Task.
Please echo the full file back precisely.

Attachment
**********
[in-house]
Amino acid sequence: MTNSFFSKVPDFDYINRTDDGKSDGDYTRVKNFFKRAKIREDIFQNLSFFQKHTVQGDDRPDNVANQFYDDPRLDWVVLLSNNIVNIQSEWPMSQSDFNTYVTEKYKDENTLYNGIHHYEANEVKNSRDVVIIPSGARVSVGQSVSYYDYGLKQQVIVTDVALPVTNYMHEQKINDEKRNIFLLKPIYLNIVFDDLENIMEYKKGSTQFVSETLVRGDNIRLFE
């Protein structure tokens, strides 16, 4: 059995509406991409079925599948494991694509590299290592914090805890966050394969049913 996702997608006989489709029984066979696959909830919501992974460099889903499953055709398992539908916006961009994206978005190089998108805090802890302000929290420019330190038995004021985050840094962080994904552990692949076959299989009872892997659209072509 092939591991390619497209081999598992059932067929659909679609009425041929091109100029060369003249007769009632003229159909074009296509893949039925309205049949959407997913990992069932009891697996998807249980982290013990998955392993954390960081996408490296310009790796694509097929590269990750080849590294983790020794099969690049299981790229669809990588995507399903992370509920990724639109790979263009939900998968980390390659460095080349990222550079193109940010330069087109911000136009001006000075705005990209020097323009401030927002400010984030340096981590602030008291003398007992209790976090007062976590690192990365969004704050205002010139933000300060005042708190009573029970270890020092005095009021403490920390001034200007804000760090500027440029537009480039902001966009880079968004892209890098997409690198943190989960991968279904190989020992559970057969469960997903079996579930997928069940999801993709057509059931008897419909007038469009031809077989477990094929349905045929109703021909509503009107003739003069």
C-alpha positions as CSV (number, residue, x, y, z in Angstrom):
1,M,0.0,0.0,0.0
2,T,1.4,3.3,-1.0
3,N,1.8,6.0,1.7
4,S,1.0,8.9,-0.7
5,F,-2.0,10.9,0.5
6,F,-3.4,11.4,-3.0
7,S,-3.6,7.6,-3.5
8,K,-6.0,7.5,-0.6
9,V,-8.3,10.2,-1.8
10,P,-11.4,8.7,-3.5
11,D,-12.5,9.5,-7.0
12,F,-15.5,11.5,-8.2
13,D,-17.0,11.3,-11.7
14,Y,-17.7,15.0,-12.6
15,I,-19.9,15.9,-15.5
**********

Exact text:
[in-house]
Amino acid sequence: MTNSFFSKVPDFDYINRTDDGKSDGDYTRVKNFFKRAKIREDIFQNLSFFQKHTVQGDDRPDNVANQFYDDPRLDWVVLLSNNIVNIQSEWPMSQSDFNTYVTEKYKDENTLYNGIHHYEANEVKNSRDVVIIPSGARVSVGQSVSYYDYGLKQQVIVTDVALPVTNYMHEQKINDEKRNIFLLKPIYLNIVFDDLENIMEYKKGSTQFVSETLVRGDNIRLFE
């Protein structure tokens, strides 16, 4: 059995509406991409079925599948494991694509590299290592914090805890966050394969049913 996702997608006989489709029984066979696959909830919501992974460099889903499953055709398992539908916006961009994206978005190089998108805090802890302000929290420019330190038995004021985050840094962080994904552990692949076959299989009872892997659209072509 092939591991390619497209081999598992059932067929659909679609009425041929091109100029060369003249007769009632003229159909074009296509893949039925309205049949959407997913990992069932009891697996998807249980982290013990998955392993954390960081996408490296310009790796694509097929590269990750080849590294983790020794099969690049299981790229669809990588995507399903992370509920990724639109790979263009939900998968980390390659460095080349990222550079193109940010330069087109911000136009001006000075705005990209020097323009401030927002400010984030340096981590602030008291003398007992209790976090007062976590690192990365969004704050205002010139933000300060005042708190009573029970270890020092005095009021403490920390001034200007804000760090500027440029537009480039902001966009880079968004892209890098997409690198943190989960991968279904190989020992559970057969469960997903079996579930997928069940999801993709057509059931008897419909007038469009031809077989477990094929349905045929109703021909509503009107003739003069």
C-alpha positions as CSV (number, residue, x, y, z in Angstrom):
1,M,0.0,0.0,0.0
2,T,1.4,3.3,-1.0
3,N,1.8,6.0,1.7
4,S,1.0,8.9,-0.7
5,F,-2.0,10.9,0.5
6,F,-3.4,11.4,-3.0
7,S,-3.6,7.6,-3.5
8,K,-6.0,7.5,-0.6
9,V,-8.3,10.2,-1.8
10,P,-11.4,8.7,-3.5
11,D,-12.5,9.5,-7.0
12,F,-15.5,11.5,-8.2
13,D,-17.0,11.3,-11.7
14,Y,-17.7,15.0,-12.6
15,I,-19.9,15.9,-15.5